Bigger Homes Not Always Greener

As green as a home can be, it's size can diminish its environmentally conscious purpose.


| January/February 2002


On August 30, 2001, The New York Times ran an article, “Muscle Houses Trying to Live Lean,” about huge homes that are being built with eco-friendly materials. “As trend-conscious architects and their clients start to think green, dedicated environmentalists are left to ponder the pros and cons of the 5,000-square-foot-plus home with a conservation agenda,” states the article’s author, Julie V. Iovine. “These jolly green giants are live-in contradictions, touting the latest energy efficient accessories like photovoltaic roof tiles while admitting indulgences like climate-controlled wine cellars and motorcade-size garages.” The article goes on to ask, “Who’s to dictate what the right shade of green is? One or two green-tinged measures make most homeowners feel as if they’re doing their part.”

The article prompted a grand electronic debate within the Center for Renewable Energy and Sustainable Technology’s Greenbuilding discussion group. We’ve excerpted some of the more thought-provoking comments below.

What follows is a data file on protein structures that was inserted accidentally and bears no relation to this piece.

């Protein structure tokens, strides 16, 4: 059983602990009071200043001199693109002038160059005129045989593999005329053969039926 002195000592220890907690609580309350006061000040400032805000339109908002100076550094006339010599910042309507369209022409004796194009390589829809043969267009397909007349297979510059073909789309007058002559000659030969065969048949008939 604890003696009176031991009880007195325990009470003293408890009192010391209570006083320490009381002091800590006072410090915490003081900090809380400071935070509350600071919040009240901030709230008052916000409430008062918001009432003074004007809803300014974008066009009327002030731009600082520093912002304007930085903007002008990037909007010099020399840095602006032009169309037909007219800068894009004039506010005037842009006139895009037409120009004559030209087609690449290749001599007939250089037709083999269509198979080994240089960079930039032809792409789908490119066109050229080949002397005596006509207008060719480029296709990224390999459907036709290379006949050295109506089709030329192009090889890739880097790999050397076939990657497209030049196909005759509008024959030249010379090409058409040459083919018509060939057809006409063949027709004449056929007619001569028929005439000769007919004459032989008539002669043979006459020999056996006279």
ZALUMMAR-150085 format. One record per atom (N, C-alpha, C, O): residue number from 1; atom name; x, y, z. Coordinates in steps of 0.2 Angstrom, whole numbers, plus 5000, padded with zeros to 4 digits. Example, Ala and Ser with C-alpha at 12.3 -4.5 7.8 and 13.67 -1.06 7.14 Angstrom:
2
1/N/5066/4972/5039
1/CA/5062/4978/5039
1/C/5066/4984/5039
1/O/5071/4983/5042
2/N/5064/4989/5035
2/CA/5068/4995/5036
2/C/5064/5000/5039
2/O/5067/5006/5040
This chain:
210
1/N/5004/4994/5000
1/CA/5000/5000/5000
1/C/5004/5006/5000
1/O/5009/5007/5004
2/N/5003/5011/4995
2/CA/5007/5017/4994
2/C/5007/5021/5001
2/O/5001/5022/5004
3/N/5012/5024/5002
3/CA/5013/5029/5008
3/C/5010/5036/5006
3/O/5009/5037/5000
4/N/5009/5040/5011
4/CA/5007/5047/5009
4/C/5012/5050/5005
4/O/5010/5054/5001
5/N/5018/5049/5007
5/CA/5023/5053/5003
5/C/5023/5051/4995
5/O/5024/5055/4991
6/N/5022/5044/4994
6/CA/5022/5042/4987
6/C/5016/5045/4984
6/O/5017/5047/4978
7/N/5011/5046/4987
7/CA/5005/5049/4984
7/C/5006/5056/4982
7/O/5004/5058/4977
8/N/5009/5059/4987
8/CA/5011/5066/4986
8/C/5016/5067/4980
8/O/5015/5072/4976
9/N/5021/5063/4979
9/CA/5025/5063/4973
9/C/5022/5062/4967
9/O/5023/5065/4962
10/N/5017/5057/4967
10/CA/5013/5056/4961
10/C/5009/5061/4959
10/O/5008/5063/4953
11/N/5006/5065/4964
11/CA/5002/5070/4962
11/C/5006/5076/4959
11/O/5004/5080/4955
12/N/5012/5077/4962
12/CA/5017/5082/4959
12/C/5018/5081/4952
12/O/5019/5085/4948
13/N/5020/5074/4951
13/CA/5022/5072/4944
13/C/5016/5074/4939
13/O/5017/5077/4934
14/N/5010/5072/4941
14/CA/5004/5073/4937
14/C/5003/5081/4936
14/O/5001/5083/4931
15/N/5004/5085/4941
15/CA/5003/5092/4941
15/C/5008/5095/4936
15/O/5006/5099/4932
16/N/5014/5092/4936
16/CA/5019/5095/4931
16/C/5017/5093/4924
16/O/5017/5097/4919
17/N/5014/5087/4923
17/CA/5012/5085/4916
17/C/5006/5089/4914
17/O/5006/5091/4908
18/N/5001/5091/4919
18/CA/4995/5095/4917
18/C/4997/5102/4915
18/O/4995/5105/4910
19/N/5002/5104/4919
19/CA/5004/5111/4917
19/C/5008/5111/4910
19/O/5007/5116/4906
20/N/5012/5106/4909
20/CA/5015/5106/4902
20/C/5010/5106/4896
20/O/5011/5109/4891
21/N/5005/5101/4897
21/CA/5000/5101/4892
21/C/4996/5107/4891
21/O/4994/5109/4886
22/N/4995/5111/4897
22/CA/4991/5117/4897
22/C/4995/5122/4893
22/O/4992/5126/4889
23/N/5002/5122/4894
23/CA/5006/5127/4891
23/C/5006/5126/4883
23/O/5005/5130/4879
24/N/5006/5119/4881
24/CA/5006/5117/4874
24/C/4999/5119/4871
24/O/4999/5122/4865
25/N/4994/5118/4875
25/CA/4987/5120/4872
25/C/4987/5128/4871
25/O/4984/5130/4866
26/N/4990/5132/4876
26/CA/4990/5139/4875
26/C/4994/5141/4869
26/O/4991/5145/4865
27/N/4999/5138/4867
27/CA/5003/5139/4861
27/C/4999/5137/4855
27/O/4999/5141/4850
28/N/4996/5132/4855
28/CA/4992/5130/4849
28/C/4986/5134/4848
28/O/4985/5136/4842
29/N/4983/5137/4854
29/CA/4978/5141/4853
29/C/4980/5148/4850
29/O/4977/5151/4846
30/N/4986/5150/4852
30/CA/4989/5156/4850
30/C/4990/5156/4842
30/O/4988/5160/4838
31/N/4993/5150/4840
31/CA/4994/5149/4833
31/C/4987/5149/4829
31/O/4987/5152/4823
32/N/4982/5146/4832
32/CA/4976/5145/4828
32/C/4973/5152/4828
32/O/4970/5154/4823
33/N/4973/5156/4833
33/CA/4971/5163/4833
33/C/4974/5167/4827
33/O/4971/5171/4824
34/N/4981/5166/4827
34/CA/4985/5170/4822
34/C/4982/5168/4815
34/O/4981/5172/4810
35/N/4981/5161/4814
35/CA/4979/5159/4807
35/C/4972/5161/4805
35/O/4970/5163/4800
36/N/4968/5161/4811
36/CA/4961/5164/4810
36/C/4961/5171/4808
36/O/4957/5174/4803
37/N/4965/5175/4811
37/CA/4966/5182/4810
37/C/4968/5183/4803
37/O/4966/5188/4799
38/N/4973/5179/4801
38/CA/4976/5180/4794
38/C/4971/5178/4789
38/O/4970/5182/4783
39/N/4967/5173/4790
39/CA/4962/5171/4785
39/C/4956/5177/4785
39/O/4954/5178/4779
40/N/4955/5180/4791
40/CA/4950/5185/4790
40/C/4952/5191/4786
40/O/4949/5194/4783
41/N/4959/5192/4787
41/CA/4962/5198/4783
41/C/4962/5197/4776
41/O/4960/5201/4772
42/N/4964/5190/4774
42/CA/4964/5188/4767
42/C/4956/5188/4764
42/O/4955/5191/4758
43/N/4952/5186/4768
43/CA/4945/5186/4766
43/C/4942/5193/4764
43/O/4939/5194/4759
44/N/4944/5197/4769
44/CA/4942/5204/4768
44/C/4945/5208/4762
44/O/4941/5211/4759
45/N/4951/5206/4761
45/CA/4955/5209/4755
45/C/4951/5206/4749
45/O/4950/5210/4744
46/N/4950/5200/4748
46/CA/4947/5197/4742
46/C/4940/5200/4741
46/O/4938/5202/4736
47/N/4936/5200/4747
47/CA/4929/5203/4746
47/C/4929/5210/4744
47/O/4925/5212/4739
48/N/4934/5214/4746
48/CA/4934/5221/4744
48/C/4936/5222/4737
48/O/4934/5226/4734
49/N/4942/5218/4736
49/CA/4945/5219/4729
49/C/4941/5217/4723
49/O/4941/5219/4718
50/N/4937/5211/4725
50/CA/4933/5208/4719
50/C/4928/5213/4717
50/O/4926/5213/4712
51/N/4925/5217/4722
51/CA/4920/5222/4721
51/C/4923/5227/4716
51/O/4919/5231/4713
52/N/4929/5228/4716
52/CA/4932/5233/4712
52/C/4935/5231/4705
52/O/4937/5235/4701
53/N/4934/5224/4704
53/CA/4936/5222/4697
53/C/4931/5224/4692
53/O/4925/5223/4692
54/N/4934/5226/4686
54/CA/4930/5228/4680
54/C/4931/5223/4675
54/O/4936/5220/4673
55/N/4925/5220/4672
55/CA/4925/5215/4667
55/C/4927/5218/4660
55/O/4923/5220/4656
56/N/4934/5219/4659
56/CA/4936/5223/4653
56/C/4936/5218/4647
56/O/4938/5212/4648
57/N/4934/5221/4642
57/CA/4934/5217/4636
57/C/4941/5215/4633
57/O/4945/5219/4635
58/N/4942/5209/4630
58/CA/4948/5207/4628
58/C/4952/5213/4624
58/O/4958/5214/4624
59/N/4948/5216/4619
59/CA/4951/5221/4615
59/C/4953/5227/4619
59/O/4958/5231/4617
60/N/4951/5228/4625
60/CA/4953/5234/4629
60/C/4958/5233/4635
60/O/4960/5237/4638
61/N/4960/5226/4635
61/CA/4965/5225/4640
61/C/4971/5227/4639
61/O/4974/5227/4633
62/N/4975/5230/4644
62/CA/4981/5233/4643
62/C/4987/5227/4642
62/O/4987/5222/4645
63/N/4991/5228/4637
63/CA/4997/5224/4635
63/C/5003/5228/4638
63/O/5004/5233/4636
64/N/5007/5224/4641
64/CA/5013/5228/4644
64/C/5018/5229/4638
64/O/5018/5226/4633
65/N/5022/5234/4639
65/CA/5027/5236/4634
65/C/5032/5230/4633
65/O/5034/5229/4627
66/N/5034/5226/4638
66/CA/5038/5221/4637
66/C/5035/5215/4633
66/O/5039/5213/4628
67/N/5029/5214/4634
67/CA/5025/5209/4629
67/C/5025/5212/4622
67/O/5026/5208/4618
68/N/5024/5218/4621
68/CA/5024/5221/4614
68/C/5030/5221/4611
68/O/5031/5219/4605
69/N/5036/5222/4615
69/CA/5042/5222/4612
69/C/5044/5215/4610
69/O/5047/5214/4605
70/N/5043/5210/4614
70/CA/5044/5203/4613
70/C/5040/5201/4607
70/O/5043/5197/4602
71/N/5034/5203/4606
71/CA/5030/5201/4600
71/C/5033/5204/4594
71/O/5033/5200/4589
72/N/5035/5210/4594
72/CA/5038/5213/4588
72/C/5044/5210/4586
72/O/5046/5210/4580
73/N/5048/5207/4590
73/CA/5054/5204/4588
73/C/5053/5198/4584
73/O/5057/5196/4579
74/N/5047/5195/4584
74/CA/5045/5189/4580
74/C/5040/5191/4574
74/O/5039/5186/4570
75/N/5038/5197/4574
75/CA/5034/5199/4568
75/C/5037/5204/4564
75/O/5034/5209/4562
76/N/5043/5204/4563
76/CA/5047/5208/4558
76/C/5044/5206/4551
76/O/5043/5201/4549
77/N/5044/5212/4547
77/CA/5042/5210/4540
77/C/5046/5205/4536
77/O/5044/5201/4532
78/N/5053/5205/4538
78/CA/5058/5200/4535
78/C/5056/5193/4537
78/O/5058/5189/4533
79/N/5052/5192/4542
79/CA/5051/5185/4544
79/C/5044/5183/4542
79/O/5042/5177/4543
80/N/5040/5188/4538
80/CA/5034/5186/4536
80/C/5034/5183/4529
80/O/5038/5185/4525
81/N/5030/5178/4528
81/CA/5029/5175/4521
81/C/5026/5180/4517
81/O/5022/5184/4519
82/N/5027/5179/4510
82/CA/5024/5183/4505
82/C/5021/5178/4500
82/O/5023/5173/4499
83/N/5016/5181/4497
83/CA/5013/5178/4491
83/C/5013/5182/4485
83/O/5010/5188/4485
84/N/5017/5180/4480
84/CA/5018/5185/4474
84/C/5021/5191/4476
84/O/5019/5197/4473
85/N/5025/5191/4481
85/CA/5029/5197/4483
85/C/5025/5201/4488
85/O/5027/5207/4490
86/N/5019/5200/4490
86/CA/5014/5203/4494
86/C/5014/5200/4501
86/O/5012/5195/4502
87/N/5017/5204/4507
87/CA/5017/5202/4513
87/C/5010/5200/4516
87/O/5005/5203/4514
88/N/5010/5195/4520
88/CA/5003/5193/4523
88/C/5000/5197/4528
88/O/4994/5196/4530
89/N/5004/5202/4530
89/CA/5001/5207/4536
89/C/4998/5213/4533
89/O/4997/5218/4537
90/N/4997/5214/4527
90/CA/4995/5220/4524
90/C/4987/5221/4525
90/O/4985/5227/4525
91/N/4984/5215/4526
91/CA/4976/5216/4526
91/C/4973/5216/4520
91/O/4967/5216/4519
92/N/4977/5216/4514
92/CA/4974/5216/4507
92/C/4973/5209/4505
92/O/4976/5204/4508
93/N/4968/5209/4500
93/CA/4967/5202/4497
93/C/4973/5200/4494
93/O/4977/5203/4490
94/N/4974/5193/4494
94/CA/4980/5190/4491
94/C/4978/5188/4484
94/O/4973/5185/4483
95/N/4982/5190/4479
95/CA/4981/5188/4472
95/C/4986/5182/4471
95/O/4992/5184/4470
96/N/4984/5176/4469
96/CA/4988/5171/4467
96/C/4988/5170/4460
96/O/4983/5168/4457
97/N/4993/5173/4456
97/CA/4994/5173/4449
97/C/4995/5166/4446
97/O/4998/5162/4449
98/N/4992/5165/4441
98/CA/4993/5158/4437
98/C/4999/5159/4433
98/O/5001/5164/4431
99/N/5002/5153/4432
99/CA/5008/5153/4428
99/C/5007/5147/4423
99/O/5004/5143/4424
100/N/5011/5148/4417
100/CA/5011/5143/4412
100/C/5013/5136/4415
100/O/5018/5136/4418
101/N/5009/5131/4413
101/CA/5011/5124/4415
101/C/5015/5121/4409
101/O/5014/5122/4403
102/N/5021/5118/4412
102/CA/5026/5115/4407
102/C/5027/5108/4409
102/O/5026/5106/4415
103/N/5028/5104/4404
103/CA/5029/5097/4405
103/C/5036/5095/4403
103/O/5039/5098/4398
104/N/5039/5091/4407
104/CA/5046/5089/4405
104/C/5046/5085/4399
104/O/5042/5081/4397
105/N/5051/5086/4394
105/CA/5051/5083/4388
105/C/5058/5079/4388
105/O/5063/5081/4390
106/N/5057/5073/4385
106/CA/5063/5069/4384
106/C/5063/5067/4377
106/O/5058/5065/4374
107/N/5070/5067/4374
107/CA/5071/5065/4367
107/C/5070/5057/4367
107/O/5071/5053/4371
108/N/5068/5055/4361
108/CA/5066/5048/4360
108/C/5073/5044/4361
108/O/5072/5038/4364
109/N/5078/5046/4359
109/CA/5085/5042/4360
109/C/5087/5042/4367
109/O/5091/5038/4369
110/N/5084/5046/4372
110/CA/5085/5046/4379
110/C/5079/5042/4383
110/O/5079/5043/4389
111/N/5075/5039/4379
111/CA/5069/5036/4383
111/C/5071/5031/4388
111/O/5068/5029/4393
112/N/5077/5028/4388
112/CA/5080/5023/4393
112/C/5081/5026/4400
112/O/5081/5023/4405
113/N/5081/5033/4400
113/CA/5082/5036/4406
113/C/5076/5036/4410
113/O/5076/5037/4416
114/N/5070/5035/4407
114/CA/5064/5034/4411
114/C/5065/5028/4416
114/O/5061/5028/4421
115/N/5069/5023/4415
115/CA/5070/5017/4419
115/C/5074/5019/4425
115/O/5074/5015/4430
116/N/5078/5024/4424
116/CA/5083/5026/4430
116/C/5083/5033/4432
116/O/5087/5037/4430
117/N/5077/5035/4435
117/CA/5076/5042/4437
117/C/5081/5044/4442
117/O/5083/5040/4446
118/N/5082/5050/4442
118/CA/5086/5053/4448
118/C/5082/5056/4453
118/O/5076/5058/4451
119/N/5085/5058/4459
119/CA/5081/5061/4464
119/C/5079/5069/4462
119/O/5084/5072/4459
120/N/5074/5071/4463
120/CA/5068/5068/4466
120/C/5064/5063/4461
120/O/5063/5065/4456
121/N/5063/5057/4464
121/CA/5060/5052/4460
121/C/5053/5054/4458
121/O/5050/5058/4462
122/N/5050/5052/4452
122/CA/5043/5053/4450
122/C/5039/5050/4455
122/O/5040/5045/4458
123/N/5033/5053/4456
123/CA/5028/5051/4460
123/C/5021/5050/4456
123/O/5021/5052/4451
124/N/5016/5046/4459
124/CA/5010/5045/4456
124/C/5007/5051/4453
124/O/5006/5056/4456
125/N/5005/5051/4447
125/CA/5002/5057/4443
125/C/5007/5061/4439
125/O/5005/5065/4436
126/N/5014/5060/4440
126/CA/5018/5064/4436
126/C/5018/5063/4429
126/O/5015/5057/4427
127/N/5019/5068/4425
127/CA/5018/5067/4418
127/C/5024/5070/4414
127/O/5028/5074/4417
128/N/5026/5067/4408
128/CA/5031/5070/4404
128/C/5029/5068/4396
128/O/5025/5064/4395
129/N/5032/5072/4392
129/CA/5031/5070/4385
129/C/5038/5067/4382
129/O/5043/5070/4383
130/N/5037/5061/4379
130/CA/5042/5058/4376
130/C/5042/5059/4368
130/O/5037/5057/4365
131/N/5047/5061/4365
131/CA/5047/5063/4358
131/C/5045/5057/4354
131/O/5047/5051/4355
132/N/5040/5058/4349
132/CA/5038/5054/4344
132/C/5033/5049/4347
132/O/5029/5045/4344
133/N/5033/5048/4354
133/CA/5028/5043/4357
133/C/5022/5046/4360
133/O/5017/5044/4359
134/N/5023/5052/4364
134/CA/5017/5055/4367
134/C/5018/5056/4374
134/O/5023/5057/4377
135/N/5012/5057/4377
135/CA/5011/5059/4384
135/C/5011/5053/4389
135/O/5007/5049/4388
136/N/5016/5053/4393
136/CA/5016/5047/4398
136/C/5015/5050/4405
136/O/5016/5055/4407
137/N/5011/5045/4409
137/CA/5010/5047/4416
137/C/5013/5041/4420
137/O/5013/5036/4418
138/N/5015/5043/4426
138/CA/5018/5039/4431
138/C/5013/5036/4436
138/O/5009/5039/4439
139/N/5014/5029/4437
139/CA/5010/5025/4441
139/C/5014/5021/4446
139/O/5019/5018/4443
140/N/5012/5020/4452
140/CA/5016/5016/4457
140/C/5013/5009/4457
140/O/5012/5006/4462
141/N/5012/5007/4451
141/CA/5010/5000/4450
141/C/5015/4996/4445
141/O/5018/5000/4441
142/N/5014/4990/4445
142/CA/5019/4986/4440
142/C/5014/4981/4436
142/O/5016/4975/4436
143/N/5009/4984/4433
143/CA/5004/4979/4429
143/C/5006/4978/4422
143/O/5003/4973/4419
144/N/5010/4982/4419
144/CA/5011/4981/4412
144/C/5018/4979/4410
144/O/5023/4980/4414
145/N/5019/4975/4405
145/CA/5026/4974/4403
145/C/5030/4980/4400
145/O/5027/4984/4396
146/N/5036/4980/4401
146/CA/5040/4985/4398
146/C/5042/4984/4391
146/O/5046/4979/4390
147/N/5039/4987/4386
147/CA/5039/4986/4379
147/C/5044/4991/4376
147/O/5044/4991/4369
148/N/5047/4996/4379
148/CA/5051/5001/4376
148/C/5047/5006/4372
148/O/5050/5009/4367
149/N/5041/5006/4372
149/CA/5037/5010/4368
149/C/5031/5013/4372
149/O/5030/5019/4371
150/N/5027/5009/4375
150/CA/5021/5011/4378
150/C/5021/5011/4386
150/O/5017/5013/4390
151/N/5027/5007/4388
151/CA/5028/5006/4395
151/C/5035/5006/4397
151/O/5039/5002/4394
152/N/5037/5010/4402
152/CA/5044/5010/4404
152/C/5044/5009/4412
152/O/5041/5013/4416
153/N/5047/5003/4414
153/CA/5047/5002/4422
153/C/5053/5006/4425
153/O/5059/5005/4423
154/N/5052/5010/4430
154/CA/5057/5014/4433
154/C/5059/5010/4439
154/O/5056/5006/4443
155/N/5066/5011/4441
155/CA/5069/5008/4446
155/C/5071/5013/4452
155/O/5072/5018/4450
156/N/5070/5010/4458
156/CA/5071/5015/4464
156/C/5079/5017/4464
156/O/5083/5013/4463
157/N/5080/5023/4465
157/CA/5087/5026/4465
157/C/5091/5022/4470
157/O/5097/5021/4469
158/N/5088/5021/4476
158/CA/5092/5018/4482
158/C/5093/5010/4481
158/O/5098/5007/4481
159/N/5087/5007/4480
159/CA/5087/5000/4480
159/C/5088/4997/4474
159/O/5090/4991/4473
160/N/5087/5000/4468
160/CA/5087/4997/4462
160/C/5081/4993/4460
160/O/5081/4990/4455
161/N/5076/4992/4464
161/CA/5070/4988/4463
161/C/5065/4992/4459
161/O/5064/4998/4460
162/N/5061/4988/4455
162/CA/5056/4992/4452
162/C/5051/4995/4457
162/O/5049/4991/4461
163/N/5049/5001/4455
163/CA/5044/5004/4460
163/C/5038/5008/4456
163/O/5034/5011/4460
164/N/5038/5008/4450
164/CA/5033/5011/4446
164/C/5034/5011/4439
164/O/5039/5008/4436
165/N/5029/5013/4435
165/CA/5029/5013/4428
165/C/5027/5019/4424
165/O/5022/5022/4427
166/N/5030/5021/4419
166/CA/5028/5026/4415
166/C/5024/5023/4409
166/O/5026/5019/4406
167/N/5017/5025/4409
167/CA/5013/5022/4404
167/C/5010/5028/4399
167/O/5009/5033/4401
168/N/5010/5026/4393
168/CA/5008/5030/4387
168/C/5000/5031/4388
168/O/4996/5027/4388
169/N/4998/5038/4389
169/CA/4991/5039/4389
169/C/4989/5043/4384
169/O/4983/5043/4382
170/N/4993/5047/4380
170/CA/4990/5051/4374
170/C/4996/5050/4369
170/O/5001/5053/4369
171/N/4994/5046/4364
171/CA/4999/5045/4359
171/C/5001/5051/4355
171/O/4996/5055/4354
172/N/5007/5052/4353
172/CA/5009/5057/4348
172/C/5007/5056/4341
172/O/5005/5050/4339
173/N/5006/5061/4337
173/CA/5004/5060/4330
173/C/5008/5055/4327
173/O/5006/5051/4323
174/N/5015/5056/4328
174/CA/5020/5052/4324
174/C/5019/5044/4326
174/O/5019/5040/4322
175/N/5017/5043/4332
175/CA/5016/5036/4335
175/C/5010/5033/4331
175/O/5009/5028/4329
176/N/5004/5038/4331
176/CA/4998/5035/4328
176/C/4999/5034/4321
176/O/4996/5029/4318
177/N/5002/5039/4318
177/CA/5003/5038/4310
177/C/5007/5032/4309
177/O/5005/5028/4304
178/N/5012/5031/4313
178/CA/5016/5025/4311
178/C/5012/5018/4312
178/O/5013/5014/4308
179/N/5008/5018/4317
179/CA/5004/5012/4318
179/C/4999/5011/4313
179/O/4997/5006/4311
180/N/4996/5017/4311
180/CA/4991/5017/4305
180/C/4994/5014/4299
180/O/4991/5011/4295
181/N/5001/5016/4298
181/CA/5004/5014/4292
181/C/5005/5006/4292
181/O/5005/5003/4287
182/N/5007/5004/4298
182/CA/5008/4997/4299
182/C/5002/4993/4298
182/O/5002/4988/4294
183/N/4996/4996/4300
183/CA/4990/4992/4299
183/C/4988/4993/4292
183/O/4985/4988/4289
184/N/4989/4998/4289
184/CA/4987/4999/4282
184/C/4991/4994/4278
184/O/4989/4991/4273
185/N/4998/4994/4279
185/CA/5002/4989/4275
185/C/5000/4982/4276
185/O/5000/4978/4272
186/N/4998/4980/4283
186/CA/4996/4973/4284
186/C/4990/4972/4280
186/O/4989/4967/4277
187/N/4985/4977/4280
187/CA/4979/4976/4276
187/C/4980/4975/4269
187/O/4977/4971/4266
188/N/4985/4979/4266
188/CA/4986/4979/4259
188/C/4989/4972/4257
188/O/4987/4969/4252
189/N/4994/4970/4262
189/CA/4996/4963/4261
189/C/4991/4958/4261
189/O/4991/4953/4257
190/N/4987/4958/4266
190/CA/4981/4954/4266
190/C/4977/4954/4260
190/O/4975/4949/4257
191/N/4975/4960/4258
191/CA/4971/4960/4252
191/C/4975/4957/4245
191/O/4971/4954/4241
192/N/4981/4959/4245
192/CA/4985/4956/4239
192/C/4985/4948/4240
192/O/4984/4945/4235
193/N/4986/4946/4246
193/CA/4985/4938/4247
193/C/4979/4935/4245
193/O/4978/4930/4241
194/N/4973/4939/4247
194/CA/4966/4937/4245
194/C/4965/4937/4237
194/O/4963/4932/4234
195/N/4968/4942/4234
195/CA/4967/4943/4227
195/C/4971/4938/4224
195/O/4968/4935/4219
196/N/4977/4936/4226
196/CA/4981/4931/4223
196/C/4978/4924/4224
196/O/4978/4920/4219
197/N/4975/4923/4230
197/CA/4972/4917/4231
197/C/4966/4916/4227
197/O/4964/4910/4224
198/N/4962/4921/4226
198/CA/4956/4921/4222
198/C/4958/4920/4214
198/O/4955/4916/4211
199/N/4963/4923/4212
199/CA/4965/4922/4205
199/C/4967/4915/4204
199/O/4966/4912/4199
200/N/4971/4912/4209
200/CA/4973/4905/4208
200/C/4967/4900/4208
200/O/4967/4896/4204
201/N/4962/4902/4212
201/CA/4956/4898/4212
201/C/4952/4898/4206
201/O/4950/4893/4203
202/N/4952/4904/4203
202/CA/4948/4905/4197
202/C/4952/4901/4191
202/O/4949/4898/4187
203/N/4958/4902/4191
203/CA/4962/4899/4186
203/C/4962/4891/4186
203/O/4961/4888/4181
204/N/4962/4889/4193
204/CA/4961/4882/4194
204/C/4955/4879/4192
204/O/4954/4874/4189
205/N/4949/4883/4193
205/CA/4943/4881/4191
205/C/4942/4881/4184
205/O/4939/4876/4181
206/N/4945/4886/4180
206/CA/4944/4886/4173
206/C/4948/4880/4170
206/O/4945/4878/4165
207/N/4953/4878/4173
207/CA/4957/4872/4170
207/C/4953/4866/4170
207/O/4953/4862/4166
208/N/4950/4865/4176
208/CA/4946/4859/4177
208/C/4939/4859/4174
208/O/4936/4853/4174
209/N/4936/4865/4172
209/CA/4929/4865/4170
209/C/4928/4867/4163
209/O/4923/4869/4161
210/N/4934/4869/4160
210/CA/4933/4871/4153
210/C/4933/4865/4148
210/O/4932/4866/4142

“To the extent that the publication of a story on 12,000-square-foot ‘green’ homes reinforces the image in people’s minds that ‘green’ is only for wealthy folks, I firmly believe that such architecture does more harm than good. To the extent that such oversized trophy homes legitimize material and energy profligacy, either by making a 3,000 square-foot-home seem reasonable by comparison, or because some may come to believe that as long as someone certifies this project as ‘green,’ size doesn’t matter, such building does more harm than good.”

“Since time immemorial societies have emulated their wealthiest members. Kings and big businessmen have set trends in fashion, vacation destinations, popular music and art, and, of course, architecture, to name just a few things. So instead of bemoaning the fact that the super-rich want to build green attributes into homes that are too big to be considered eco-friendly, we can celebrate the fact that they are getting interested in green building. These folks will help make green building desirable to everyone else.’’



“We waste our time when we deride those who are having some success greening up instead of those who are either making no progress or moving entirely in the wrong direction. The direction is much more important than the details.”

“The folks with millions will not build a 2,000-square-foot house. Since they are going to build a 12,000-square-foot house anyway, wouldn’t it be better to incorporate some green thinking than not? Really, a 12,000-square-foot eco-‘friendly’ house is probably less eco-friendly than a 2,000-square-foot conventional house. But a 12,000-square-foot green home is a heck of a lot better than a 12,000-square foot non-green home. A step in the right direction is just that.”







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